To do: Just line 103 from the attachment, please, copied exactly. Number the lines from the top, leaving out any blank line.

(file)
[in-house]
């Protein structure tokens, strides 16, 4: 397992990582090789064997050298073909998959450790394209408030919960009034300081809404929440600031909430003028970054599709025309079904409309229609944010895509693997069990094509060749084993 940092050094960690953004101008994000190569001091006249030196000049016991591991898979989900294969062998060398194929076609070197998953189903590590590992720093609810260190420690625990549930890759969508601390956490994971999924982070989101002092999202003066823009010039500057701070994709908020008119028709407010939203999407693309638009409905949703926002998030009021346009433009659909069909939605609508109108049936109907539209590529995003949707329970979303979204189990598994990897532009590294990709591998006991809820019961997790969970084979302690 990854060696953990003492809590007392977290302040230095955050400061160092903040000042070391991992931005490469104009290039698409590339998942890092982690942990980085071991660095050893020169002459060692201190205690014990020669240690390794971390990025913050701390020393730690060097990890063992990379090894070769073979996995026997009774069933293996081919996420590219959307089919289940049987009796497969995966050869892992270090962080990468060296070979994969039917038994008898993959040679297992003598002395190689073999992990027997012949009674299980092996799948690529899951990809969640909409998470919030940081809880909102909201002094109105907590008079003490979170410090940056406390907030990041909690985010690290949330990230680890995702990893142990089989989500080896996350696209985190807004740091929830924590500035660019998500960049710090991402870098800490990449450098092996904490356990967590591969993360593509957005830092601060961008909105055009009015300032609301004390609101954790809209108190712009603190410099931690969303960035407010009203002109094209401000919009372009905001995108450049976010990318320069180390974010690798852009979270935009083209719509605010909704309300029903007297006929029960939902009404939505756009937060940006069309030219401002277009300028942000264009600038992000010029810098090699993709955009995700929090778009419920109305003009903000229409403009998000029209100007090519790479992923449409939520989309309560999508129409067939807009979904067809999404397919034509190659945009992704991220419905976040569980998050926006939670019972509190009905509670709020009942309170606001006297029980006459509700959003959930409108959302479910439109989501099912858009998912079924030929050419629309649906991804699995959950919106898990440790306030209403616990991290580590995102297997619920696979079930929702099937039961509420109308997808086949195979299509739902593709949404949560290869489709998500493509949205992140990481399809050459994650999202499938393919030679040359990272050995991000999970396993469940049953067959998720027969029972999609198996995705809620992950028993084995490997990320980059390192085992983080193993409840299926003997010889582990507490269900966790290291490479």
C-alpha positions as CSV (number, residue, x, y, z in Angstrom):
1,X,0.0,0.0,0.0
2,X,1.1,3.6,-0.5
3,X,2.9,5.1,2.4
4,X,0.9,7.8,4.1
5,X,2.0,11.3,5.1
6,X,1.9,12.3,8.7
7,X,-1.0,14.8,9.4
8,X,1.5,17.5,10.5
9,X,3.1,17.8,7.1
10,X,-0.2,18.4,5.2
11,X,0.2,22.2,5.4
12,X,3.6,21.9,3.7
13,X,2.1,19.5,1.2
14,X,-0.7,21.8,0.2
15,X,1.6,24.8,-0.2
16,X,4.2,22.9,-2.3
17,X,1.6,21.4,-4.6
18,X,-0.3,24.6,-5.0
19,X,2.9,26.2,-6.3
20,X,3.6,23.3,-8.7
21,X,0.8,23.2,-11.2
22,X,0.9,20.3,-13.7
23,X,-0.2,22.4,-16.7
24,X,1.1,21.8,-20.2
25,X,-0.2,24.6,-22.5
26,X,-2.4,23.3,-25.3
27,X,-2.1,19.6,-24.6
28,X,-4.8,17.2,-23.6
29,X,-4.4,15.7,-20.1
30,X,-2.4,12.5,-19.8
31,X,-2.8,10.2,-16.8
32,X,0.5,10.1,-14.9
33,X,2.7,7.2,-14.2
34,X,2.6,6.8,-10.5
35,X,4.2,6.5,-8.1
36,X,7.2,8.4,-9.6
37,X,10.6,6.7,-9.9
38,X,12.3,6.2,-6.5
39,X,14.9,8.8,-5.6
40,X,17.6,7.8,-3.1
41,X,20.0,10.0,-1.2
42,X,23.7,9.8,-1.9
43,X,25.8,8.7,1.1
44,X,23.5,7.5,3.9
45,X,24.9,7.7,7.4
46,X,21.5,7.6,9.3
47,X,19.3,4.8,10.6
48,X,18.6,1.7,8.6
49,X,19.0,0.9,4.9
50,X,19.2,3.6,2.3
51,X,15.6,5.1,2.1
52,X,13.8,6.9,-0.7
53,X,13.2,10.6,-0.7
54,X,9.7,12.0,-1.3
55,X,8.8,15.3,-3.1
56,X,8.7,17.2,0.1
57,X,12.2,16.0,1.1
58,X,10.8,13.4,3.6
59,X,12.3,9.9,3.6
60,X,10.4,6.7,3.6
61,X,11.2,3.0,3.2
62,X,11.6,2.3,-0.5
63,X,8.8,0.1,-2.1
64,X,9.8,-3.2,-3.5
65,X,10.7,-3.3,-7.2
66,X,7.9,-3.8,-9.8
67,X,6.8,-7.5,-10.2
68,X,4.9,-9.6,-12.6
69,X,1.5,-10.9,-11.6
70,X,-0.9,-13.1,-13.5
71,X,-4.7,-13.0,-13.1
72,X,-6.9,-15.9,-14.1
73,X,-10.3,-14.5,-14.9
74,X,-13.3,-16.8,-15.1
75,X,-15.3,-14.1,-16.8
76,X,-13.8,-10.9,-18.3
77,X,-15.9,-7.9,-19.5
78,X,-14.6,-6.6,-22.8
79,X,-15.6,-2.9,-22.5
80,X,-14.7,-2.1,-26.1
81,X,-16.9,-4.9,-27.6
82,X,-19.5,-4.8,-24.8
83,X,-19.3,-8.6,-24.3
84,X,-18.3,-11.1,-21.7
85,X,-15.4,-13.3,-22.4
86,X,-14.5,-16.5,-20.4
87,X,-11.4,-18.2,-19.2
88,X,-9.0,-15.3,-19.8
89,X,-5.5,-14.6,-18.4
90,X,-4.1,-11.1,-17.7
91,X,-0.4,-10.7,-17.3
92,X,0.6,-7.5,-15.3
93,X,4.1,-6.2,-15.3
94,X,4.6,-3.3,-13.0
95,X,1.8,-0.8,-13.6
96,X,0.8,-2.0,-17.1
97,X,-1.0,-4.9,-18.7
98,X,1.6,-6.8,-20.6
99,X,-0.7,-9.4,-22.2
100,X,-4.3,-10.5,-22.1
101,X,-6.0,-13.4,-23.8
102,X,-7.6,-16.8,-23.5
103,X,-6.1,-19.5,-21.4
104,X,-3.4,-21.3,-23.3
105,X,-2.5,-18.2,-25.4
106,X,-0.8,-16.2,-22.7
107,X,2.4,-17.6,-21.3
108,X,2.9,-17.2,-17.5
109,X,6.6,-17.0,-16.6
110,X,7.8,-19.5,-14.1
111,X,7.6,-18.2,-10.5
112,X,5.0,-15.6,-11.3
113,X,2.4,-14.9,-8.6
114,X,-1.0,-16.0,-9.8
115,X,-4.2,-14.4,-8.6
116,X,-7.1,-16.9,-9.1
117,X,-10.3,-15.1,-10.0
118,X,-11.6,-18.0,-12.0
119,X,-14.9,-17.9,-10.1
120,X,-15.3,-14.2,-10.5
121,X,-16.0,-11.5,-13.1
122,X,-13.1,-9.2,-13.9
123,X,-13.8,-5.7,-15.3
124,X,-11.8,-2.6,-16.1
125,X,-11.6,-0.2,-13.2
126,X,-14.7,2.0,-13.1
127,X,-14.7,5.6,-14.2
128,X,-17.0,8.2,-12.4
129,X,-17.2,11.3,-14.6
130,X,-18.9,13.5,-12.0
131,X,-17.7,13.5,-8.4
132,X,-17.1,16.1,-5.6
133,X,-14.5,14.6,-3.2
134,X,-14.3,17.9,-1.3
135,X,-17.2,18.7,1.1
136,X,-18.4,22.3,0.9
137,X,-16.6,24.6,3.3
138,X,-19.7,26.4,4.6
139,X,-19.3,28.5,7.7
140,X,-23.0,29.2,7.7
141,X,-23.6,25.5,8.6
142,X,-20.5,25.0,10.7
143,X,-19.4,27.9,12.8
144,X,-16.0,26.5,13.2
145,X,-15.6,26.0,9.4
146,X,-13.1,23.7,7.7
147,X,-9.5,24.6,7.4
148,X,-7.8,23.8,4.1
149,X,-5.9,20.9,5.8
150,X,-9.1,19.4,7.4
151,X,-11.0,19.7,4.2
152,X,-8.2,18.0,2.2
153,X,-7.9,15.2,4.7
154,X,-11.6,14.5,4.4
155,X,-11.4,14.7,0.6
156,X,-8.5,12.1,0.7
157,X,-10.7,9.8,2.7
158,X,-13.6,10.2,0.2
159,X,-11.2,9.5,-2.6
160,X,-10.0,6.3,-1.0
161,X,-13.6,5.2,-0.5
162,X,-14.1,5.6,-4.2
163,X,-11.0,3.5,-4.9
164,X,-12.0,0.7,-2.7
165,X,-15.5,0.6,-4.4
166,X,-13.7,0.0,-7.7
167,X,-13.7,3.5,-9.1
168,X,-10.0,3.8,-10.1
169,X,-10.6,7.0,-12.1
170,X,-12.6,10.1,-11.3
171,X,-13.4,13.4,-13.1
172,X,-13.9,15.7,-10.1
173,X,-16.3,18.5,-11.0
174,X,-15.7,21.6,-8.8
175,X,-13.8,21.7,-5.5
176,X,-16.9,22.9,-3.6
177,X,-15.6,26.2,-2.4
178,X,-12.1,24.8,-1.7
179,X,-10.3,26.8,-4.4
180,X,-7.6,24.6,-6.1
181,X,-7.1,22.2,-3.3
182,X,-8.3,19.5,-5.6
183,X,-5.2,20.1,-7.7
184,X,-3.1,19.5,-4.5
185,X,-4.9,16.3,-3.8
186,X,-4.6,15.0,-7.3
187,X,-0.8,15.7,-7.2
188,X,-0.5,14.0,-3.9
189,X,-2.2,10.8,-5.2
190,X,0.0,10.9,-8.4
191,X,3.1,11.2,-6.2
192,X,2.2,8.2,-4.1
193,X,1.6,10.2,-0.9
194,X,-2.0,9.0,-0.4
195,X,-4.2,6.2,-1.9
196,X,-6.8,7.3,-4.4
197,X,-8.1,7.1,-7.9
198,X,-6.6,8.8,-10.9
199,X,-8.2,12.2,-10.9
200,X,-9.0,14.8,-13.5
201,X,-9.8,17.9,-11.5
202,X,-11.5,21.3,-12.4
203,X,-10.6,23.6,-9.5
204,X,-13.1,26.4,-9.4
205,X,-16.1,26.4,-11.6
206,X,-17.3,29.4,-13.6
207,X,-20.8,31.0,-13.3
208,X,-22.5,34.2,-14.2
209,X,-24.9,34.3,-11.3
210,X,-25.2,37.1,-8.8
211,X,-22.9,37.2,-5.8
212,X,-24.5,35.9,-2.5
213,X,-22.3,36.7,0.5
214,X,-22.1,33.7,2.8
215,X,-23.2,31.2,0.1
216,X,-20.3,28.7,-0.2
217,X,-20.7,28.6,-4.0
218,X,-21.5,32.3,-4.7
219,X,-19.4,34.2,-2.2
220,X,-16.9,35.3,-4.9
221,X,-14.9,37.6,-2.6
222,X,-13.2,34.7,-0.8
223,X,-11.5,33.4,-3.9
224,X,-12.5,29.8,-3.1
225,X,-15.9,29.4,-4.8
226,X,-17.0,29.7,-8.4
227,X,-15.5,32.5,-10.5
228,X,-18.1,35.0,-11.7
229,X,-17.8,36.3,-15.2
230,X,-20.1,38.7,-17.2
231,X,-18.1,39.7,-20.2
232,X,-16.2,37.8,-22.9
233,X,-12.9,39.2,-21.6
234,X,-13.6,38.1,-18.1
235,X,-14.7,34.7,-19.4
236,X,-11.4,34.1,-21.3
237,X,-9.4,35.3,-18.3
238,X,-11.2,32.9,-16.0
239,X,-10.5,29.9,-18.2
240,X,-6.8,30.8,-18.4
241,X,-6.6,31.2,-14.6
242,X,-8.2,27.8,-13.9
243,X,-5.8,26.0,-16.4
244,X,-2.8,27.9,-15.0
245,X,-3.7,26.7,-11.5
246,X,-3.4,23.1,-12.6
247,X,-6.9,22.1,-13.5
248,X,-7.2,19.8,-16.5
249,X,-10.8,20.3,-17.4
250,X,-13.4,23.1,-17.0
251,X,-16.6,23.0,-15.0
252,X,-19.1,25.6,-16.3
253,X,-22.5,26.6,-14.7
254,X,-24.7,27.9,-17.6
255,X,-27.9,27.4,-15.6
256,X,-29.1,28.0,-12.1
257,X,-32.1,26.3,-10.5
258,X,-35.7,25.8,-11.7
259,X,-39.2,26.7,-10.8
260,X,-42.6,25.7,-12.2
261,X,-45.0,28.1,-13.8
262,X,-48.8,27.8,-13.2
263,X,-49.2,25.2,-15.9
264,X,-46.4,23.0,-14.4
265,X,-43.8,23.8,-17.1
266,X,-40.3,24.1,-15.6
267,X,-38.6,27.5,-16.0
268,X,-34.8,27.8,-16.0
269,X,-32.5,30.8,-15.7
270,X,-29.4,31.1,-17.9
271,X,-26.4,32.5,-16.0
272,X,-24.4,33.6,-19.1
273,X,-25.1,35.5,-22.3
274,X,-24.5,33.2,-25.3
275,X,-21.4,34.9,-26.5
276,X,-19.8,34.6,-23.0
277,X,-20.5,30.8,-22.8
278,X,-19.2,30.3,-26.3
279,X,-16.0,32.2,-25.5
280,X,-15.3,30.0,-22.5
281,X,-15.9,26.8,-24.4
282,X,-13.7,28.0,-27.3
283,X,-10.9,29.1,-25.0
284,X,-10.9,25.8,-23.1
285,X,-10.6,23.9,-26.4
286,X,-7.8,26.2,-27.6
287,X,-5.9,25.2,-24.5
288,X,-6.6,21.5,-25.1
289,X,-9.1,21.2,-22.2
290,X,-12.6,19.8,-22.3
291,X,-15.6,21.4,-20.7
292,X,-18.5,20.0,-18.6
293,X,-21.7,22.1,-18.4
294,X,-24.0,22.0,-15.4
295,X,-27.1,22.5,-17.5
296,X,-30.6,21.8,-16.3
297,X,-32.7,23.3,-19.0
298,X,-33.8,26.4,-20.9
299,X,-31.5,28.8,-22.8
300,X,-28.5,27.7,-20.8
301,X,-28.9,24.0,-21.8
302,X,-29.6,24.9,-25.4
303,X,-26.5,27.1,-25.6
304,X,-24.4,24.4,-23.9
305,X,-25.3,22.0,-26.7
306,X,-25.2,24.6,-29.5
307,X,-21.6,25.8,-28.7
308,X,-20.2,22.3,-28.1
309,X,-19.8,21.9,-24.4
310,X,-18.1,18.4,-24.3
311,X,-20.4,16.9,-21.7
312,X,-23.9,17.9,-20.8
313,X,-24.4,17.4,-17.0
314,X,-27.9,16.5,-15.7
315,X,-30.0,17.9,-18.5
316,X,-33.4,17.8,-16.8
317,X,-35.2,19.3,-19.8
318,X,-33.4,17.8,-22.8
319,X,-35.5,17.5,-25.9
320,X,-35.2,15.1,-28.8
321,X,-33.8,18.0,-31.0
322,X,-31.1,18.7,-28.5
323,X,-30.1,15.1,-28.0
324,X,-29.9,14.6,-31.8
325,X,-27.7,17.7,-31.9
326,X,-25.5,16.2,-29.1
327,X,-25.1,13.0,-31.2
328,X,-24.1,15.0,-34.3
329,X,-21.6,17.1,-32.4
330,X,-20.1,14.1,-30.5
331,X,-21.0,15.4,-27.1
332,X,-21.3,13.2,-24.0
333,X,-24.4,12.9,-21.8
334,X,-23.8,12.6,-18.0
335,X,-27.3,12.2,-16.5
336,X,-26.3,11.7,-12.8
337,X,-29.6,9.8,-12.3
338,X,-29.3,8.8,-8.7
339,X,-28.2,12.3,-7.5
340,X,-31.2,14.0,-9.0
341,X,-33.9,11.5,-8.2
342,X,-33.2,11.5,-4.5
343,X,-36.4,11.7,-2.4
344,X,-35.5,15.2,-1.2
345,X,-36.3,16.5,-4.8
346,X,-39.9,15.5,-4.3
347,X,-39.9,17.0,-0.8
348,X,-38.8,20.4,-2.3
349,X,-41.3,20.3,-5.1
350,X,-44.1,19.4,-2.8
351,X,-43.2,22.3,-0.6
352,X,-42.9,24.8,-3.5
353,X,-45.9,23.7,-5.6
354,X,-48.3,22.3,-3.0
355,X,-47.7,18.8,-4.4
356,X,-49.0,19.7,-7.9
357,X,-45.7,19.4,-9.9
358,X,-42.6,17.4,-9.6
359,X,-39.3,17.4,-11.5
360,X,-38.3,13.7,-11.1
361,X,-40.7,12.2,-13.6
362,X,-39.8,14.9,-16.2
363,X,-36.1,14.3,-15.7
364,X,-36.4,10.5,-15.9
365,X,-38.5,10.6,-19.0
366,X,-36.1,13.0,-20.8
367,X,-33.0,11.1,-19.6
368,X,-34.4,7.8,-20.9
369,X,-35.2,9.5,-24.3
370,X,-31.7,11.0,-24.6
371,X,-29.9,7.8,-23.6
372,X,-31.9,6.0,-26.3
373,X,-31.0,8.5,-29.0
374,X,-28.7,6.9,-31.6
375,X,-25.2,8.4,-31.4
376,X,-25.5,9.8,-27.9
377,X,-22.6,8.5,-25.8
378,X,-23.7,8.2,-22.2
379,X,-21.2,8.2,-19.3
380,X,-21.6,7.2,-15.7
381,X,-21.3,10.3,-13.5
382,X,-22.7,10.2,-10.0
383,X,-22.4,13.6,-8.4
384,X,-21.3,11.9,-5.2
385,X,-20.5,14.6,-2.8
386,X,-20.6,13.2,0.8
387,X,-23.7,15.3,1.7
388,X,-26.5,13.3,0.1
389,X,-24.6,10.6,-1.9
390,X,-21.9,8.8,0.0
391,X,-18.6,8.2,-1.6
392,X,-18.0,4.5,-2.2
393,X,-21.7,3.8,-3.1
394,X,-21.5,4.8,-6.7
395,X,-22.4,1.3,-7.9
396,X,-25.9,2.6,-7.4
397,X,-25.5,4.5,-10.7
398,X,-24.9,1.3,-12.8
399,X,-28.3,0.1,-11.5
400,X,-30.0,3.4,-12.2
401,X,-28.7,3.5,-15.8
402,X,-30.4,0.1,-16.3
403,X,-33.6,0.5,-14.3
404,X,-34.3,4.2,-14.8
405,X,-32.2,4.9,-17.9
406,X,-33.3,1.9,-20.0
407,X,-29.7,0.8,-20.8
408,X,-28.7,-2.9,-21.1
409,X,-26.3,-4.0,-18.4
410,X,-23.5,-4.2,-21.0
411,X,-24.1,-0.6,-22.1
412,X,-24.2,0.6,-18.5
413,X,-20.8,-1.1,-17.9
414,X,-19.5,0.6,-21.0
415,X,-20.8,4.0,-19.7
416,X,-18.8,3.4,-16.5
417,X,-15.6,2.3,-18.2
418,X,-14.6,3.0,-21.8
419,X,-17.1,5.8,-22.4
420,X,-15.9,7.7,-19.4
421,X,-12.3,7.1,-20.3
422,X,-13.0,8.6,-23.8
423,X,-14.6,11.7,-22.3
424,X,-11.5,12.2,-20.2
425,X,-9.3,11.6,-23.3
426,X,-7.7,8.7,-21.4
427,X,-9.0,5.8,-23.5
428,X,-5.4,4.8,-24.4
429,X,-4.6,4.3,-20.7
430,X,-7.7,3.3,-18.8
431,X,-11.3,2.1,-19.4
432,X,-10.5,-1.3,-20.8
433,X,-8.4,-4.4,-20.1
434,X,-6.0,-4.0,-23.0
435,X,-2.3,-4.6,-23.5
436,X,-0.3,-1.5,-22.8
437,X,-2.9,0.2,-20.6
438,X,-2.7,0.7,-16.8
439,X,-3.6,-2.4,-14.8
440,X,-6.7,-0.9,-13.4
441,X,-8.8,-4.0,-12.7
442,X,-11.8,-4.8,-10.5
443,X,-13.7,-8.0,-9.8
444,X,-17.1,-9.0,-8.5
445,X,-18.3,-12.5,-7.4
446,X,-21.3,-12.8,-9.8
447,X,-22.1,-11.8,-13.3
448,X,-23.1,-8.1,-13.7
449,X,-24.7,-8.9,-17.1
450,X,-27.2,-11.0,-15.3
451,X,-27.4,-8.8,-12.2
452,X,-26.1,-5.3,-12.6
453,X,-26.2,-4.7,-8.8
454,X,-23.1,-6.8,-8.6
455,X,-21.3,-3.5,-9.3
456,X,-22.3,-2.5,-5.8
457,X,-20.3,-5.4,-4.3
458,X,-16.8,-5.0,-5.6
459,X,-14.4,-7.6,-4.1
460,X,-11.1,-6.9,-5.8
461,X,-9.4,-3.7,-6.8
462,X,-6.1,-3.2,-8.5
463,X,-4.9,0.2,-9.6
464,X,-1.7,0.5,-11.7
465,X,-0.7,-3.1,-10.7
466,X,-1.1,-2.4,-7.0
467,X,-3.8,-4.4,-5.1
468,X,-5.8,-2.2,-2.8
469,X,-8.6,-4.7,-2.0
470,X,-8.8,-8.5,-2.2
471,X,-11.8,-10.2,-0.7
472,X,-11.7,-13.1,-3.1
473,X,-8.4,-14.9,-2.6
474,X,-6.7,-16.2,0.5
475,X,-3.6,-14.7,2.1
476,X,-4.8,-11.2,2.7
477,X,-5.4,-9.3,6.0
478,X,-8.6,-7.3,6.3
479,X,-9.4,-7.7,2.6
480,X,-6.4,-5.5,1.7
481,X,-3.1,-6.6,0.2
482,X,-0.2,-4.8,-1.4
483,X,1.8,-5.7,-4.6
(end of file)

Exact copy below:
100,X,-4.3,-10.5,-22.1